Work on every wharf in every port across Australia stopped for 24 hours from noon on July 23 to allow wharfies to attend services to mark the tragic death of Steve Piper.
Piper was crushed to death by a steel beam on Melbourne's Appleton Dock on July 14. The 24-hour stopwork also called for special national waterfront safety regulations.
Piper is the third wharfie killed on the job this year. Fourteen Australian maritime workers have been killed at work in the past two decades. Alarmingly, half of those have occurred in the past five years.
Every fatality has its own specific circumstances. But inevitably everyone in the industry is asking why there has been such an increase in recent years. There seem to be some underlying patterns: most of the deaths have happened in bulk and general stevedoring — the non-containerised cargoes such as heavy machinery, steel plate and pipes.
Bulk and general stevedoring involves some of the most dangerous work. But it's also the area in which employers have been most aggressive in trying to cut staffing levels, speed things up and attack the role of workplace union delegates.
Delegates from one company in particular, P&O Automotive and General Stevedoring (POAGS), have increasingly reported they are downgraded or threatened with the sack whenever they raise safety concerns.
Workers at POAGS Brisbane have even taken to wearing stickers declaring: “I won't be stood over.”
The first fatality this year occurred at POAGS Brisbane, when Brad Gray was run over by a forklift on February 20. The workers who stayed with Gray in the last minutes of his life that Friday were expected to attend work on Monday without any counselling.
Only a few hundred metres down the wharf, workers at Patrick Bulk and General who had witnessed the accident and could see people frantically performing CPR were told by their shift manager to keep working.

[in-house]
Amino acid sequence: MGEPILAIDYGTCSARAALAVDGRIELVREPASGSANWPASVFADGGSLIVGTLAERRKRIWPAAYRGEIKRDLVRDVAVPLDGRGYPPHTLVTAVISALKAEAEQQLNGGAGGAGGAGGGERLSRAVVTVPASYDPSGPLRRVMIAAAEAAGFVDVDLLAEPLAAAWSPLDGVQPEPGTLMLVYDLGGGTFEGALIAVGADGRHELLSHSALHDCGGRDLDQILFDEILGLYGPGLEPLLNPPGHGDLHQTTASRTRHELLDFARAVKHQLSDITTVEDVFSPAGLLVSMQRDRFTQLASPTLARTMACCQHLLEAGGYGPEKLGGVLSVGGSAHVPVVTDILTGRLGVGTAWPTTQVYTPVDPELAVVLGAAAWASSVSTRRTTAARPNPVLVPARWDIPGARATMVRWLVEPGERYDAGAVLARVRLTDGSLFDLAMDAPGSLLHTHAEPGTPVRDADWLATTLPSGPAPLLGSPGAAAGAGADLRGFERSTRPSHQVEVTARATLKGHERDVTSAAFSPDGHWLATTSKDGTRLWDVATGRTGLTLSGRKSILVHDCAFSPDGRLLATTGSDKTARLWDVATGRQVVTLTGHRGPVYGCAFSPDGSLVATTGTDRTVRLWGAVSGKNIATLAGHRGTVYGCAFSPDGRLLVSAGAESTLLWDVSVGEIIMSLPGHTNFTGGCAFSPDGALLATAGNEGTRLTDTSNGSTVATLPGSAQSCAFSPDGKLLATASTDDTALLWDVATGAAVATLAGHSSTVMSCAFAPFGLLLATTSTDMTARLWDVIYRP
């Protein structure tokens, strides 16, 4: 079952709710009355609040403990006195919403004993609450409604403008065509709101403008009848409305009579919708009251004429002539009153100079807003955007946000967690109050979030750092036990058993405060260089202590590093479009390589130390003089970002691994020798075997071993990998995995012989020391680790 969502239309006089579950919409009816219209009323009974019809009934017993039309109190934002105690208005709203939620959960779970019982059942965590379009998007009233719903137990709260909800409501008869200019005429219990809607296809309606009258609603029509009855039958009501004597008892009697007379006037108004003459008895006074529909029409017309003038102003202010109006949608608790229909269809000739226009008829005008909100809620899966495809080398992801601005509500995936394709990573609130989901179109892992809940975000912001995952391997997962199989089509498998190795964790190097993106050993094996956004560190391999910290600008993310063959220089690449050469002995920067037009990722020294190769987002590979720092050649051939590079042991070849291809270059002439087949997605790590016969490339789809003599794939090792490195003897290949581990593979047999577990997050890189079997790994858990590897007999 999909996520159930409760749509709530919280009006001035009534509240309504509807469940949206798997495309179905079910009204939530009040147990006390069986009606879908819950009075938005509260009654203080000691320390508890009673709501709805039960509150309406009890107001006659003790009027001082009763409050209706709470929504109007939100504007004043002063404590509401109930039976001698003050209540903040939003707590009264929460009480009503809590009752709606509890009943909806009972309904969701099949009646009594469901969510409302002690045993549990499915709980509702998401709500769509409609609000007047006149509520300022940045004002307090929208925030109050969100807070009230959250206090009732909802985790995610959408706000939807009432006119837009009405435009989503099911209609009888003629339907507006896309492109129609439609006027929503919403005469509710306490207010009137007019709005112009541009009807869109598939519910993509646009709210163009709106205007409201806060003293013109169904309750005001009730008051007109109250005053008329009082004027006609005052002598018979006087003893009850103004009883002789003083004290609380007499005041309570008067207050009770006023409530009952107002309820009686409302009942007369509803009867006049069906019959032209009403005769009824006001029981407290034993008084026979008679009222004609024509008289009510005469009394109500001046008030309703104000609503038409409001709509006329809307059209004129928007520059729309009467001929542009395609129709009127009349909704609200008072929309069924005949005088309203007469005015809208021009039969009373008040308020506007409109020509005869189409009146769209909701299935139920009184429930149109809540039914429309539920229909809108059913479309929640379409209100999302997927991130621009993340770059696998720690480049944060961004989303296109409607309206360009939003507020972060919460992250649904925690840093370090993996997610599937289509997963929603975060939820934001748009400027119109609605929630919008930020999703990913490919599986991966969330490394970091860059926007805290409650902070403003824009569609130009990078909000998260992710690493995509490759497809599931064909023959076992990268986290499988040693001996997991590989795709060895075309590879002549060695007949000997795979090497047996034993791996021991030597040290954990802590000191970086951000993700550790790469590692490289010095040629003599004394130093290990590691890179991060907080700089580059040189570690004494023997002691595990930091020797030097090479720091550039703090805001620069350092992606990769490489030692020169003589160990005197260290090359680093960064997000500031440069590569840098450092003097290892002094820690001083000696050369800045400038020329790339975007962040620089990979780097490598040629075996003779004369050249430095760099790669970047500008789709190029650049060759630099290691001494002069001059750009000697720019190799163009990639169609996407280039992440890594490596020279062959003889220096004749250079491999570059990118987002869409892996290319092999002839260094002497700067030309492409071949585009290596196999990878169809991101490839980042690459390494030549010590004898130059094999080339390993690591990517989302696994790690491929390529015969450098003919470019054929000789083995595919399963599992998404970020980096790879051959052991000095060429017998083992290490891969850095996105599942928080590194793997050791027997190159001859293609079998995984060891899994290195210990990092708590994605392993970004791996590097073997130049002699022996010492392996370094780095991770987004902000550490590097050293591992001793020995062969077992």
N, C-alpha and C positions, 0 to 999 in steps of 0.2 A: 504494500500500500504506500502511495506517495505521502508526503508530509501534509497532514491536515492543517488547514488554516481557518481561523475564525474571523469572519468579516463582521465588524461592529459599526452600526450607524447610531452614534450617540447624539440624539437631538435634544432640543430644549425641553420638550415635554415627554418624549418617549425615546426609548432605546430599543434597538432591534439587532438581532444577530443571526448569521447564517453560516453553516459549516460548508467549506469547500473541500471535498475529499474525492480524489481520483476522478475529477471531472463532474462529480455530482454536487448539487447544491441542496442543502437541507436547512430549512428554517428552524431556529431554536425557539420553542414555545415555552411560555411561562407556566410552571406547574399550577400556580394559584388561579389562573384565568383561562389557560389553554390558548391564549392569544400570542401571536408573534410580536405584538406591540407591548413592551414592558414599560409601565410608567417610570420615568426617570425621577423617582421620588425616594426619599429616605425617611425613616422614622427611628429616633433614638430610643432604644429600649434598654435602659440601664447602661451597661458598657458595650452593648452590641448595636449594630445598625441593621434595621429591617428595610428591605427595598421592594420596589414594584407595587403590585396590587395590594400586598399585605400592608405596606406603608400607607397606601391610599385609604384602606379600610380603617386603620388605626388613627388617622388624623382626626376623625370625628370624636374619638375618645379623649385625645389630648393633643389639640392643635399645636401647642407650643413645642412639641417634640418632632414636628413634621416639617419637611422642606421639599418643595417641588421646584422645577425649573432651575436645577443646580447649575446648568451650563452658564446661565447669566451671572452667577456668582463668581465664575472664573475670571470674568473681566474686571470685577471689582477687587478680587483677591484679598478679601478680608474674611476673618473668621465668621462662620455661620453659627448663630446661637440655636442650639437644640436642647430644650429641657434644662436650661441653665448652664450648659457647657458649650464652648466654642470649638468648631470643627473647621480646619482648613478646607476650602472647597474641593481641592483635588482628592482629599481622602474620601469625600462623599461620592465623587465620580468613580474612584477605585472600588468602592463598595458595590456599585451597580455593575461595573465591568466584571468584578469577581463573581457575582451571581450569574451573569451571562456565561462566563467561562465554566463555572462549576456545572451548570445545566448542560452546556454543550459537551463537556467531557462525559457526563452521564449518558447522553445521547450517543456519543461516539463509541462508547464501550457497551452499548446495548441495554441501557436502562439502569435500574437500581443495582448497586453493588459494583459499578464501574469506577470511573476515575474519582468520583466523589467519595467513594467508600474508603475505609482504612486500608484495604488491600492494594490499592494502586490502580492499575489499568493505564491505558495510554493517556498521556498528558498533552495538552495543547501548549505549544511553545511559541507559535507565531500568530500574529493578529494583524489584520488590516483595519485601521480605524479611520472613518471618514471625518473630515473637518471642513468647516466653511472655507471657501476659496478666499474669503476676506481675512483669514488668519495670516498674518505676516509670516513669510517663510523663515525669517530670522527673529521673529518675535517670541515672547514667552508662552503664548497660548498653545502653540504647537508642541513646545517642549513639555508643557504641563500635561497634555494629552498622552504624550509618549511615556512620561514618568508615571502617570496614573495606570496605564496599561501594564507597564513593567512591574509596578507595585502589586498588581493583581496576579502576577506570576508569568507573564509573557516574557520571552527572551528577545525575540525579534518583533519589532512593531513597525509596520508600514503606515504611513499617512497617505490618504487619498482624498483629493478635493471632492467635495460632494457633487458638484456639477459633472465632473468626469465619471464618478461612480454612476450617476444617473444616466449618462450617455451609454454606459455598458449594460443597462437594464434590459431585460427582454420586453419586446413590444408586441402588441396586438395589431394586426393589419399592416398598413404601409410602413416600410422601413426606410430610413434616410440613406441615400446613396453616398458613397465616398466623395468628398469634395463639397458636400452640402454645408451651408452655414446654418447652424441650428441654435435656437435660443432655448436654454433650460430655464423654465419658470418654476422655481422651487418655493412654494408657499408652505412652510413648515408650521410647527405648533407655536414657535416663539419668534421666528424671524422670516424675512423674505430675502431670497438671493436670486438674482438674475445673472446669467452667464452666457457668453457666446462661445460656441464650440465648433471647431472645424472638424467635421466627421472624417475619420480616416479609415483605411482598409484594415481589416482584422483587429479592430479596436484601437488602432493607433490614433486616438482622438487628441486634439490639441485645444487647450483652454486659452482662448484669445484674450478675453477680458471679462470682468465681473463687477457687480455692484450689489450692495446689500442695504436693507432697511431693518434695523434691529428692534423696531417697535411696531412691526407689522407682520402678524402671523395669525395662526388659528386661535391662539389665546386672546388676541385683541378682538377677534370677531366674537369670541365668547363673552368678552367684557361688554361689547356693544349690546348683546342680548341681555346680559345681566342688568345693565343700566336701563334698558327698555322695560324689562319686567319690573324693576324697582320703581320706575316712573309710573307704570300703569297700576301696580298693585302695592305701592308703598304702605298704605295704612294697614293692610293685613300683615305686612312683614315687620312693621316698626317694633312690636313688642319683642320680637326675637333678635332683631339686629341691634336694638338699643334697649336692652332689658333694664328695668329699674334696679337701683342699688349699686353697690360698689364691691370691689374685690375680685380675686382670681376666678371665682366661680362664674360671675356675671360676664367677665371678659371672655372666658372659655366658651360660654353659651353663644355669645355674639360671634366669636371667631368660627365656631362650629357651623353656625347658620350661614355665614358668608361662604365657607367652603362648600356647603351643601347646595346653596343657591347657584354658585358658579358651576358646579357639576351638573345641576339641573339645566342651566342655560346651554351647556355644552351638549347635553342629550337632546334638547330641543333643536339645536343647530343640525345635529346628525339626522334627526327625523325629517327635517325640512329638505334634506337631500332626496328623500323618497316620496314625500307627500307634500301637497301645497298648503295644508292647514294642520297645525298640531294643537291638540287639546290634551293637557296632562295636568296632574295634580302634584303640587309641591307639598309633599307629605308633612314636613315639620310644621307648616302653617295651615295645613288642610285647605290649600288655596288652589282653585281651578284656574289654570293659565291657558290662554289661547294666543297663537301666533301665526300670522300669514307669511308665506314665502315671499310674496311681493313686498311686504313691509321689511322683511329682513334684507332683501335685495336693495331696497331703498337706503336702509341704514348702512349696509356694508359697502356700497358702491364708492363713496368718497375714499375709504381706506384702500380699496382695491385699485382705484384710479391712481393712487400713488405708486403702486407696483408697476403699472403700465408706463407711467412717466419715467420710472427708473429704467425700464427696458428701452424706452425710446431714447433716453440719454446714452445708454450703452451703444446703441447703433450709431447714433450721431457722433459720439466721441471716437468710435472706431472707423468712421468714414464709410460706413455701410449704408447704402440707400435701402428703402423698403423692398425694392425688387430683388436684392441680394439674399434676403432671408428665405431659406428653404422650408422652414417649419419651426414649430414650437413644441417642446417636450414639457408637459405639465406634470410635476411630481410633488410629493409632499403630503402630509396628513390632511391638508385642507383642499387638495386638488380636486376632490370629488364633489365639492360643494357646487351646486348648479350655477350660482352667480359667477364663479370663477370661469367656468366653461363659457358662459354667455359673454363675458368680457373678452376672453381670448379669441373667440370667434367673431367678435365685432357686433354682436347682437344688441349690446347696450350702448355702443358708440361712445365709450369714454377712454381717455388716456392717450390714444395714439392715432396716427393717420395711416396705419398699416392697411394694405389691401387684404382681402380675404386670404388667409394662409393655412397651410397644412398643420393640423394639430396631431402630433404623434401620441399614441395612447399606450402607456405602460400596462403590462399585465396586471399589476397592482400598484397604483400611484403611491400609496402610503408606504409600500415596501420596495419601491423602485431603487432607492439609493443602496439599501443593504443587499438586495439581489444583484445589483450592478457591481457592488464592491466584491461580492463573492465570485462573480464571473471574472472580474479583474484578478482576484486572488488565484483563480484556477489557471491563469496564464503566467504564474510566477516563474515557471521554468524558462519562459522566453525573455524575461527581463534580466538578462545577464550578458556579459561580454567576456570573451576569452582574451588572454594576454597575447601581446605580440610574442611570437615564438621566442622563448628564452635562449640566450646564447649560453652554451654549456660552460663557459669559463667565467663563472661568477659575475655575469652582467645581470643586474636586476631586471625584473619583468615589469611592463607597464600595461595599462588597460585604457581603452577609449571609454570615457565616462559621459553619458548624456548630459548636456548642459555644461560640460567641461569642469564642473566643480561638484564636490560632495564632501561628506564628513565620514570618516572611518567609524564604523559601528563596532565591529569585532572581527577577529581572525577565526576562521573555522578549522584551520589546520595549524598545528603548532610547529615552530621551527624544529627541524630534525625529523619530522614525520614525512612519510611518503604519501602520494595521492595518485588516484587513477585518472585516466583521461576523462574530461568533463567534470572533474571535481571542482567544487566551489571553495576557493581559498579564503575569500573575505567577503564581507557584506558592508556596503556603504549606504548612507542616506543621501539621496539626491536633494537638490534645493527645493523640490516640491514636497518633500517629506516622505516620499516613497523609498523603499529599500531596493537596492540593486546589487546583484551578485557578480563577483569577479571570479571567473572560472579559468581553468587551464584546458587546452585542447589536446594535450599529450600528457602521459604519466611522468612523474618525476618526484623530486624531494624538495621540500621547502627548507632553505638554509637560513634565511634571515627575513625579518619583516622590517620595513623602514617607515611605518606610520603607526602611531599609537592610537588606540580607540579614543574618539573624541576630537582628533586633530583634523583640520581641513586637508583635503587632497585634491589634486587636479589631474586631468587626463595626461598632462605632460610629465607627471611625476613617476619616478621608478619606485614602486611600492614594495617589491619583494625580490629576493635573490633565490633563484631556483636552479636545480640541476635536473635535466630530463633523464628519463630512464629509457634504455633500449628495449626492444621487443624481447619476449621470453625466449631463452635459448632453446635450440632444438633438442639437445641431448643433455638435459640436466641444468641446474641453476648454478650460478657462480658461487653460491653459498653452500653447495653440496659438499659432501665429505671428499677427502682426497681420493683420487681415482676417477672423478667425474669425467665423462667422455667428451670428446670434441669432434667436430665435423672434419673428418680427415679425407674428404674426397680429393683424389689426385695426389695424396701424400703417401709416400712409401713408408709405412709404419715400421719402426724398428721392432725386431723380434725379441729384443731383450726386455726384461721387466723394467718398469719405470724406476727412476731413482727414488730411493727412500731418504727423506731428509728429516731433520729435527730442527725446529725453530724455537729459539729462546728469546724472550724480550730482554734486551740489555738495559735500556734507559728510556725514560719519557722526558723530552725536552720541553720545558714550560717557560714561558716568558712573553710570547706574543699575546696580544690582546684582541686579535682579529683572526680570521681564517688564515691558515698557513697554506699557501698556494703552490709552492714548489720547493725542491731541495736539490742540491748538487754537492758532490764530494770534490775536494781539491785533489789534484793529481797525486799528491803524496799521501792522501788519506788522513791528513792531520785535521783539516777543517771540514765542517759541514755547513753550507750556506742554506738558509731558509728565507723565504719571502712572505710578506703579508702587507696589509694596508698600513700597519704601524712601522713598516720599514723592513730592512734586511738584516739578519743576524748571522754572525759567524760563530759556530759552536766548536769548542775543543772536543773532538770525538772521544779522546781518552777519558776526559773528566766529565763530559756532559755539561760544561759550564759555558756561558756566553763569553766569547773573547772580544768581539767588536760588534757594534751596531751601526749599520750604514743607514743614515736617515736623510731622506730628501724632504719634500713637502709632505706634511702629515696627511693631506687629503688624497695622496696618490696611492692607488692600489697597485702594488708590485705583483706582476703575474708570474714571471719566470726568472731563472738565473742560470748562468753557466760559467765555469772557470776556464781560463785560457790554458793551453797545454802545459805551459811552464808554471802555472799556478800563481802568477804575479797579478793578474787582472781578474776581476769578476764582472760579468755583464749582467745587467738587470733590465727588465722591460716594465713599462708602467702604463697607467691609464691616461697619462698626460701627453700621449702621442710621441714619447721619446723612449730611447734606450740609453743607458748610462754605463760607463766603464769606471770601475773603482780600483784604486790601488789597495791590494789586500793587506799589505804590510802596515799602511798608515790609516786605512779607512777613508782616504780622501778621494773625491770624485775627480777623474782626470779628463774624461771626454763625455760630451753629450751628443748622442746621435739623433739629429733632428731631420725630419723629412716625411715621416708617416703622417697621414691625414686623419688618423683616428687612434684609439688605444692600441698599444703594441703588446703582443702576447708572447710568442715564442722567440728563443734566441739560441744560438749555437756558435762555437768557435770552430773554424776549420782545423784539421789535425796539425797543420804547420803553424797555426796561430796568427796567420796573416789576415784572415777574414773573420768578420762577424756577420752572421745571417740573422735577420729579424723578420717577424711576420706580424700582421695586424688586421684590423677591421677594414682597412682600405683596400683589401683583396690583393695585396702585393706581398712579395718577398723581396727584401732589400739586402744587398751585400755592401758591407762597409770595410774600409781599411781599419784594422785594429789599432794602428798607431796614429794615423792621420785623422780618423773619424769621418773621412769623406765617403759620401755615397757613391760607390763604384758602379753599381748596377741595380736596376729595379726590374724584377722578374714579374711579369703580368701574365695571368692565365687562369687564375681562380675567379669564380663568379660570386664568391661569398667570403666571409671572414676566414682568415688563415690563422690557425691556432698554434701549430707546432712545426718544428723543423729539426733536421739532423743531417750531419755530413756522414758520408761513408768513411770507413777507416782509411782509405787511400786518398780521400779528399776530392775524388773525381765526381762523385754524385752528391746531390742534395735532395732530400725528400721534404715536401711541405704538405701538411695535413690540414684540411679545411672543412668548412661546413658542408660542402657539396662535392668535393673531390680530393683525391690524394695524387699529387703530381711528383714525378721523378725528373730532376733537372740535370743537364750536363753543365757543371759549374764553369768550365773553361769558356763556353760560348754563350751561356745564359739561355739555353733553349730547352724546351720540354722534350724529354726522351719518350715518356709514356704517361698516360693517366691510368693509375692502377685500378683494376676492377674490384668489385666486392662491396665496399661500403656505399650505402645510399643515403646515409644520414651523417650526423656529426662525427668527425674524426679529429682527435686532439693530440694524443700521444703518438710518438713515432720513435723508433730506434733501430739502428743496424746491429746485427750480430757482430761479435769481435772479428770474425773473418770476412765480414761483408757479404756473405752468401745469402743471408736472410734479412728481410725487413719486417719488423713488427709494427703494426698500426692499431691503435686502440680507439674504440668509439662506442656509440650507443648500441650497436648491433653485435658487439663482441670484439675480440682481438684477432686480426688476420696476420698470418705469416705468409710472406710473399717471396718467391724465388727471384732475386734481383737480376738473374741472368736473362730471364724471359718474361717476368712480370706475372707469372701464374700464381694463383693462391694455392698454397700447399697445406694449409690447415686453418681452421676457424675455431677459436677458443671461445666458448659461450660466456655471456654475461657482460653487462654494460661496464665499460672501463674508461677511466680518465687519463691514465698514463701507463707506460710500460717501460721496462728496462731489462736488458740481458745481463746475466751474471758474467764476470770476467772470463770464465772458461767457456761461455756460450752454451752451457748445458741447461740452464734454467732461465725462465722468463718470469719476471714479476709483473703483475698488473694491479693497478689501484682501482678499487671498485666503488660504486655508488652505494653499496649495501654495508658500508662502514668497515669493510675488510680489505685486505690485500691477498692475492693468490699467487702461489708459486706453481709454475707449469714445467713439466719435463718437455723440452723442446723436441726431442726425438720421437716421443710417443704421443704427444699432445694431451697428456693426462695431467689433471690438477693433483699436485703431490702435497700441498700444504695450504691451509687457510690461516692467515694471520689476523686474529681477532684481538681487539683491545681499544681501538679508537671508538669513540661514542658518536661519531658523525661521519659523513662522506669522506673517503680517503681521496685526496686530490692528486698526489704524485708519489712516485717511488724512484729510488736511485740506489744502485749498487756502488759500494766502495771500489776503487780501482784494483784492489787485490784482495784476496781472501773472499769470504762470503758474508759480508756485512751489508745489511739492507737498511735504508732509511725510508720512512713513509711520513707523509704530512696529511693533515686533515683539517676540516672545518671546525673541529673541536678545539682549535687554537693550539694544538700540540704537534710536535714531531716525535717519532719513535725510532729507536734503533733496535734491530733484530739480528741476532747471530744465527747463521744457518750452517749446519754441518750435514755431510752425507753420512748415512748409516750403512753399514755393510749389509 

For the past few years, the Maritime Union of Australia (MUA) has called for national waterfront safety regulations. Some particularly dangerous industries, such as mining and construction, have special national regulations that are enforceable across all jurisdictions — but not stevedoring.
Maritime workers' safety is further undermined by fragmented government responsibility and the buck-passing that goes with it. For instance, work on the wharf is covered by the relevant state occupational health and safety authority, but the ship is the responsibility of the federal Australian Maritime Safety Authority.
But what happens if something goes wrong as a load is being lifted from the ship to the wharf? In some cases, both authorities have declined to respond, claiming it's the jurisdiction of the other.
WA MUA branch secretary Chris Cain reminded the 500 wharfies crowed into the union's hall for the service that it was only by being prepared to stand up to the threat of writs, fines and the sack that they could hope to win better safety outcomes.
WA Labor opposition leader Eric Ripper told the crowd that they had “a right and even obligation” to take the action they were taking. But already, POAGS workers in Bunbury have been told they will be sacked for walking off the job to attend the service.
Labor made a lot of positive noises in opposition. But nearly three years into its term, the federal government has still not committed to national waterfront safety regulation.
The 24-hour stoppage by wharfies in support of such regulation is illegal industrial action under existing law. That’s no less the case under Prime Minister Julia Gillard's regime than it was under John Howard.
How will Gillard respond? Waterside workers have had enough and will not stop until a national waterfront safety regulation is implemented.
[For more information, visit www.mua.org.au. Sam Wainwright is an MUA member, Fremantle wharfie and member of Fremantle Council for the Socialist Alliance.]